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Current time:0:00Total duration:6:17

Language and religion of the former Yugoslavia

Video transcript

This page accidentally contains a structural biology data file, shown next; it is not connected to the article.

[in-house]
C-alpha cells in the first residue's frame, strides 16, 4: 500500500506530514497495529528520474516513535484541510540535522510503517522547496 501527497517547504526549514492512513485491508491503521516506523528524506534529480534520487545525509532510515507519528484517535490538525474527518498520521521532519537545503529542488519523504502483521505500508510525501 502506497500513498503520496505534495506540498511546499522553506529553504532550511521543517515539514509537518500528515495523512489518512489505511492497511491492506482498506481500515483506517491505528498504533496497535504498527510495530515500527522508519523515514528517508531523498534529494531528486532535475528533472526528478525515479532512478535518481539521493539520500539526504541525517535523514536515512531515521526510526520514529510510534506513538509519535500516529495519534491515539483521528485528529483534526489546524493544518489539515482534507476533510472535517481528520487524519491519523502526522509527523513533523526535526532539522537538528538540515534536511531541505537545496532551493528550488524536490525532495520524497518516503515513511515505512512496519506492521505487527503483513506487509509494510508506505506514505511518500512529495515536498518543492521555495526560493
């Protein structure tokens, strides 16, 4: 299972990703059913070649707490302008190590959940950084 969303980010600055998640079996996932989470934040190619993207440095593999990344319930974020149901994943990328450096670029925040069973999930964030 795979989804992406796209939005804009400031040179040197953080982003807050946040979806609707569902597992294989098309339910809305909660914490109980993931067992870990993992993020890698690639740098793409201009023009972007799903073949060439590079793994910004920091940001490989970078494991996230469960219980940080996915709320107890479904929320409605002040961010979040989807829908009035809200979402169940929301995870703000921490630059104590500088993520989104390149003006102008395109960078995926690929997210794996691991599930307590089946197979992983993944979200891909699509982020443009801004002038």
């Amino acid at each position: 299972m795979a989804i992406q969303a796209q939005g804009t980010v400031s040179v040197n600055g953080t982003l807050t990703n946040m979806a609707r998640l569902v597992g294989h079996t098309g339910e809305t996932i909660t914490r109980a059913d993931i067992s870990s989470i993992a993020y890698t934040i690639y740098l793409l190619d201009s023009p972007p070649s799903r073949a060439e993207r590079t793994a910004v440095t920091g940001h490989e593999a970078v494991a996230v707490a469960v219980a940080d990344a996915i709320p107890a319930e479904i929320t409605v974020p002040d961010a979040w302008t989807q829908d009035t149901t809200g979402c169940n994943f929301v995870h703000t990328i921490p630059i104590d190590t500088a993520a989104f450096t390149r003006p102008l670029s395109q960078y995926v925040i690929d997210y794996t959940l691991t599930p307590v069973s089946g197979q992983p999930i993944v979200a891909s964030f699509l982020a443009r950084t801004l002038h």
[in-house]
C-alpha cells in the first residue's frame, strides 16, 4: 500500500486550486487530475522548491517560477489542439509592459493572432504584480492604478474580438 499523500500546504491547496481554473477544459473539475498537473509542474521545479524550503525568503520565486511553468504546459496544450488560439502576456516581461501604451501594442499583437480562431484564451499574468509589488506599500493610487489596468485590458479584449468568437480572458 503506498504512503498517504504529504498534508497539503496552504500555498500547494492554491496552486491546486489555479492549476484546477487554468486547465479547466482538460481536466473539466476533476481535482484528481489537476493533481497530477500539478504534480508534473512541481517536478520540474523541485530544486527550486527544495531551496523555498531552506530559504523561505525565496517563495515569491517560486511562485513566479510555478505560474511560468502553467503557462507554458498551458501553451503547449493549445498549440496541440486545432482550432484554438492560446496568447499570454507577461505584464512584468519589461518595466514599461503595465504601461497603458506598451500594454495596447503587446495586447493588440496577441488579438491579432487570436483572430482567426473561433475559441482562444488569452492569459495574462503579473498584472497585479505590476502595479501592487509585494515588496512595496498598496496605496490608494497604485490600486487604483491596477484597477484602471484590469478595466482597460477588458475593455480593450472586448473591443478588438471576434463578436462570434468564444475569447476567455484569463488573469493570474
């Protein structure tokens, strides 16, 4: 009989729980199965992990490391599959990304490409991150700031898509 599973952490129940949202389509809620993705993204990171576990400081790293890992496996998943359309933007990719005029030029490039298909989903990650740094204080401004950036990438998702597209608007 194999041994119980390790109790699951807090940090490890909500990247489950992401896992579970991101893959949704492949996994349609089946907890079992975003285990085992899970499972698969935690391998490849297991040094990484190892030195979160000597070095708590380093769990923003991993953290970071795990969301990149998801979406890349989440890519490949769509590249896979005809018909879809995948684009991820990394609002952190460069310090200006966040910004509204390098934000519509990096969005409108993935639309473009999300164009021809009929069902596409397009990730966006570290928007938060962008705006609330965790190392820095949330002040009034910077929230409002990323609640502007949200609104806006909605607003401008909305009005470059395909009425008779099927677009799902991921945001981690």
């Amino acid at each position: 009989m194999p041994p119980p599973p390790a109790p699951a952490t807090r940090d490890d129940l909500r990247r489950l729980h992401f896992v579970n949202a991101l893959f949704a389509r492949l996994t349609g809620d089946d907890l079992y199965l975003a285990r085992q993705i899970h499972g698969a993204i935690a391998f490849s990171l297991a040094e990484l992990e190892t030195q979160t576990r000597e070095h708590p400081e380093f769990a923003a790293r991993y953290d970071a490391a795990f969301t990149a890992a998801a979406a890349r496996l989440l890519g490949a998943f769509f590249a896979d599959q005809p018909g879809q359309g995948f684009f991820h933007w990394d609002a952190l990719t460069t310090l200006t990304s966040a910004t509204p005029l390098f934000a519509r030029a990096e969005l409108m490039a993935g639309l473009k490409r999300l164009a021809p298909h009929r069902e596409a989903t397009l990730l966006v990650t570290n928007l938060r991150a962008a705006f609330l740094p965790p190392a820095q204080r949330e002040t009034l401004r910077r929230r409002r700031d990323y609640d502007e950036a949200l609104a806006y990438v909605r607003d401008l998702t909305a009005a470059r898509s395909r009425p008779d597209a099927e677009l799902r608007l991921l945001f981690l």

understanding the ethnic and religious commonalities and differences in the state or the region that used to be Yugoslavia can be quite confusing but I want to do in this videos try to give a primer on it it's really key to understanding some of the triggers of World War one and obviously understand the breakup of Yugoslavia which is quite ugly in when the during the fall of communism in the late 80s and early 90s so first of all it's a good idea to just understand where the word Yugoslavia Yugoslavia comes from it's literally referring to the southern Slavic states so you go is referring to southern and Slavia we're talking about the Slavic states when people talk about Slavic languages they're talking about the languages they're spoken in this region but also much of Eastern Europe and in what is now Russia now what we have here in blue is we have shaded in where serbo-croatian is spoken serbo-croatian which is the dominant Slavic language in this region serbo-croatian and their multiple dialects some people will say oh it's Croatian or Montenegrin or Serbian or whatever it might be but most linguists say well they're pretty close to each other and you can kind of categorize them as one language as Scerbo create Croatian and you see that it's now spoken in modern-day croatia bosnia and herzegovina serbia and montenegro and that is kind of the the commonality here the thing that ties together this region now on top of that so the Slovenian language is also a Slavic language that is closely related to serbo-croatian in Macedonia they also speak a Slavic language it's closer to Bulgarian but it has some close ties it's not completely different than serbo-croatian so you have this linguistic connection throughout this area now what divides this area is really religion and history so this area if you if you look go back hundreds of years it was under the control of various empires the austro-hungarian Empire the Ottoman Empire different on the austro-hungarian Empire you're dealing with the Roman Catholic Empire when you're talking about the Ottomans you're dealing with a Muslim Empire and they held different parts of this territory for hundreds of years and so what you end up is really a mix of religions and that often gets tied to people's with a what they perceive as also their ethnicities and so what I have here is kind of a breakdown the religious breakdown of the state of the former state of Yugoslavia so in this pinkish color right over here I have the areas that are dot predominantly Roman Catholic and I say predominantly because it really is all mixed together so Slovenia Croatia primarily Roman Catholic if you look at Serbia and Montenegro primarily Eastern Orthodox Kosovo Kosovo you have a strong Muslim majority right over there and it really gets and Kosovo before its breakup was kind of part of Serbia and Montenegro despite it having this very different religious makeup and then Bosnia and Herzegovina is where things get really really mixed up roughly half of the population and it's been moving over the you know over the centuries but the dominant religion there is is Islam and in general and this is where it can be confusing when people talk about a Bosniak when they're talking about a Bosniak they are talking about a Bosnian Muslim Bosnian Muslim but Bosnia and Herzegovina also has significant fractions of Serbs who are Eastern Orthodox so that's why I put the brown here as well it's about a third of the population and it also has a pretty sizable Roman Catholic population or we could say Bosnian Croat so just to be clear here can be very confusing even when you hear history of it or when you heard it on the news I remember in the 90s hearing this other news and getting very confused if someone's referring to a Bosnian Muslim or bosniak that's a Muslim living in Bosnia that's what they tend to be referring to if they say a if they say a Bosnian Bosnian Croat Croat this would be a ethnically Croat who is living in Bosnia and they are they it would tend to be Roman Catholic and then if you have a Bosnian Serb Bosnian Serb this is someone who I nicked ethnically dident off' eyes themselves as a serbian or as a Serb who lives in Bosnia and Herzegovina but is probably going to be Eastern Orthodox so you can imagine you have these strong linguistic and even of kind of ethnic ties but you but at some point because of the Lang because of the religion and dialect changes there's also kind of significant amount of differences here especially when things got ugly as you have the fall of communism so hopefully this lays the groundwork of the commonalities and the differences here it'll help us understand what got us into World War one or at least what triggered Rover 1 and also some of the ugliness that was seen in the early 90s and just to finish up with a little bit of context this was not a unified state until you know World War 1 to some degree was precipitated by a desire to make this unified state these this this ethnic grouping this really this linguistic grouping tended to be broken up with the austro-hungarian Empire the Ottoman Empire entering into World War one you started to have the decline of the Ottoman Empire which started to allow these people to start to have more energy behind their desire to form a unified state World War one was essentially the catalyst that allowed the the state of Yugoslavia to unify and in different forms it stayed unified until the fall of communist communism and even though it was a it was a socialist state a communist state during the Cold War it actually always had a kind of a strange and distant relationship with the Soviet Union but after the fall of communism that was kind of holding it together these especially these religious differences frankly and these ethnic and religious differences broke it apart